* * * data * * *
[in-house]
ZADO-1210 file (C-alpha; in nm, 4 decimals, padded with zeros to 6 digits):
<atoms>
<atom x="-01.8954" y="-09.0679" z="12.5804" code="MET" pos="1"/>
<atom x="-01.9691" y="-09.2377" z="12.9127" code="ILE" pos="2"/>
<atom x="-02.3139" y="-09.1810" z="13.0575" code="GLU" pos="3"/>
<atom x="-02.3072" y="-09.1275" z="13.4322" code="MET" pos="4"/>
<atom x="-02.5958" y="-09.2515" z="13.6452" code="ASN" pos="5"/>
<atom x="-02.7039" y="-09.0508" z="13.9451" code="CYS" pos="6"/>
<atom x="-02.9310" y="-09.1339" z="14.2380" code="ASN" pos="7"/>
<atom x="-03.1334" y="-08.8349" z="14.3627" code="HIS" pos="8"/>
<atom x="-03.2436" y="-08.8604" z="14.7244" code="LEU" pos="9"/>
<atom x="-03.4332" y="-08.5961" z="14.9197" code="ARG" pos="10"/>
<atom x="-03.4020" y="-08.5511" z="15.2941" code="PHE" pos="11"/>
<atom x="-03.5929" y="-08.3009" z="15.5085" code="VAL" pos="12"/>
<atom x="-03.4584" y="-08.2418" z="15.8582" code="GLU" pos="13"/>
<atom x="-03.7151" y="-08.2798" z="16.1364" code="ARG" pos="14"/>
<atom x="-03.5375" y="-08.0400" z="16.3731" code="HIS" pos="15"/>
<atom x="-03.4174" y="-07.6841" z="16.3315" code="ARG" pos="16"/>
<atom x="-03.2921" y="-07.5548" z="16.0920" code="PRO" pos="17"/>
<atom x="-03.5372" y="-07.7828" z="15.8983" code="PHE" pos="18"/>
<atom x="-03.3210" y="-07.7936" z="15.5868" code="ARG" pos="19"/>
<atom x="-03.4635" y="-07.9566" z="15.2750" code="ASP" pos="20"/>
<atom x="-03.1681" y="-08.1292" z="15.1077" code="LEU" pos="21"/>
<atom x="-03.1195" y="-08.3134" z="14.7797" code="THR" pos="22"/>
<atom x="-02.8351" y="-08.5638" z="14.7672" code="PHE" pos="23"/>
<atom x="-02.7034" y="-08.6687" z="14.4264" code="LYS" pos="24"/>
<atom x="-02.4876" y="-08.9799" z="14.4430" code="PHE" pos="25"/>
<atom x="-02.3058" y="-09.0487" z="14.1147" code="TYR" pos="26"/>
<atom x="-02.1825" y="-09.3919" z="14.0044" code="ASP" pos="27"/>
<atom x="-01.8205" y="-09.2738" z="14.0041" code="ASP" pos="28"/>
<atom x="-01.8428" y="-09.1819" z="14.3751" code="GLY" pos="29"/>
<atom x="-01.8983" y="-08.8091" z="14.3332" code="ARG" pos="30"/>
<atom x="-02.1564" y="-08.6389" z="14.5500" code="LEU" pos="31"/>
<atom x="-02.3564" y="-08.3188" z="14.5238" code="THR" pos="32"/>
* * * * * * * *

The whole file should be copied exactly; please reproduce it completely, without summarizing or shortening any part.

[in-house]
ZADO-1210 file (C-alpha; in nm, 4 decimals, padded with zeros to 6 digits):
<atoms>
<atom x="-01.8954" y="-09.0679" z="12.5804" code="MET" pos="1"/>
<atom x="-01.9691" y="-09.2377" z="12.9127" code="ILE" pos="2"/>
<atom x="-02.3139" y="-09.1810" z="13.0575" code="GLU" pos="3"/>
<atom x="-02.3072" y="-09.1275" z="13.4322" code="MET" pos="4"/>
<atom x="-02.5958" y="-09.2515" z="13.6452" code="ASN" pos="5"/>
<atom x="-02.7039" y="-09.0508" z="13.9451" code="CYS" pos="6"/>
<atom x="-02.9310" y="-09.1339" z="14.2380" code="ASN" pos="7"/>
<atom x="-03.1334" y="-08.8349" z="14.3627" code="HIS" pos="8"/>
<atom x="-03.2436" y="-08.8604" z="14.7244" code="LEU" pos="9"/>
<atom x="-03.4332" y="-08.5961" z="14.9197" code="ARG" pos="10"/>
<atom x="-03.4020" y="-08.5511" z="15.2941" code="PHE" pos="11"/>
<atom x="-03.5929" y="-08.3009" z="15.5085" code="VAL" pos="12"/>
<atom x="-03.4584" y="-08.2418" z="15.8582" code="GLU" pos="13"/>
<atom x="-03.7151" y="-08.2798" z="16.1364" code="ARG" pos="14"/>
<atom x="-03.5375" y="-08.0400" z="16.3731" code="HIS" pos="15"/>
<atom x="-03.4174" y="-07.6841" z="16.3315" code="ARG" pos="16"/>
<atom x="-03.2921" y="-07.5548" z="16.0920" code="PRO" pos="17"/>
<atom x="-03.5372" y="-07.7828" z="15.8983" code="PHE" pos="18"/>
<atom x="-03.3210" y="-07.7936" z="15.5868" code="ARG" pos="19"/>
<atom x="-03.4635" y="-07.9566" z="15.2750" code="ASP" pos="20"/>
<atom x="-03.1681" y="-08.1292" z="15.1077" code="LEU" pos="21"/>
<atom x="-03.1195" y="-08.3134" z="14.7797" code="THR" pos="22"/>
<atom x="-02.8351" y="-08.5638" z="14.7672" code="PHE" pos="23"/>
<atom x="-02.7034" y="-08.6687" z="14.4264" code="LYS" pos="24"/>
<atom x="-02.4876" y="-08.9799" z="14.4430" code="PHE" pos="25"/>
<atom x="-02.3058" y="-09.0487" z="14.1147" code="TYR" pos="26"/>
<atom x="-02.1825" y="-09.3919" z="14.0044" code="ASP" pos="27"/>
<atom x="-01.8205" y="-09.2738" z="14.0041" code="ASP" pos="28"/>
<atom x="-01.8428" y="-09.1819" z="14.3751" code="GLY" pos="29"/>
<atom x="-01.8983" y="-08.8091" z="14.3332" code="ARG" pos="30"/>
<atom x="-02.1564" y="-08.6389" z="14.5500" code="LEU" pos="31"/>
<atom x="-02.3564" y="-08.3188" z="14.5238" code="THR" pos="32"/>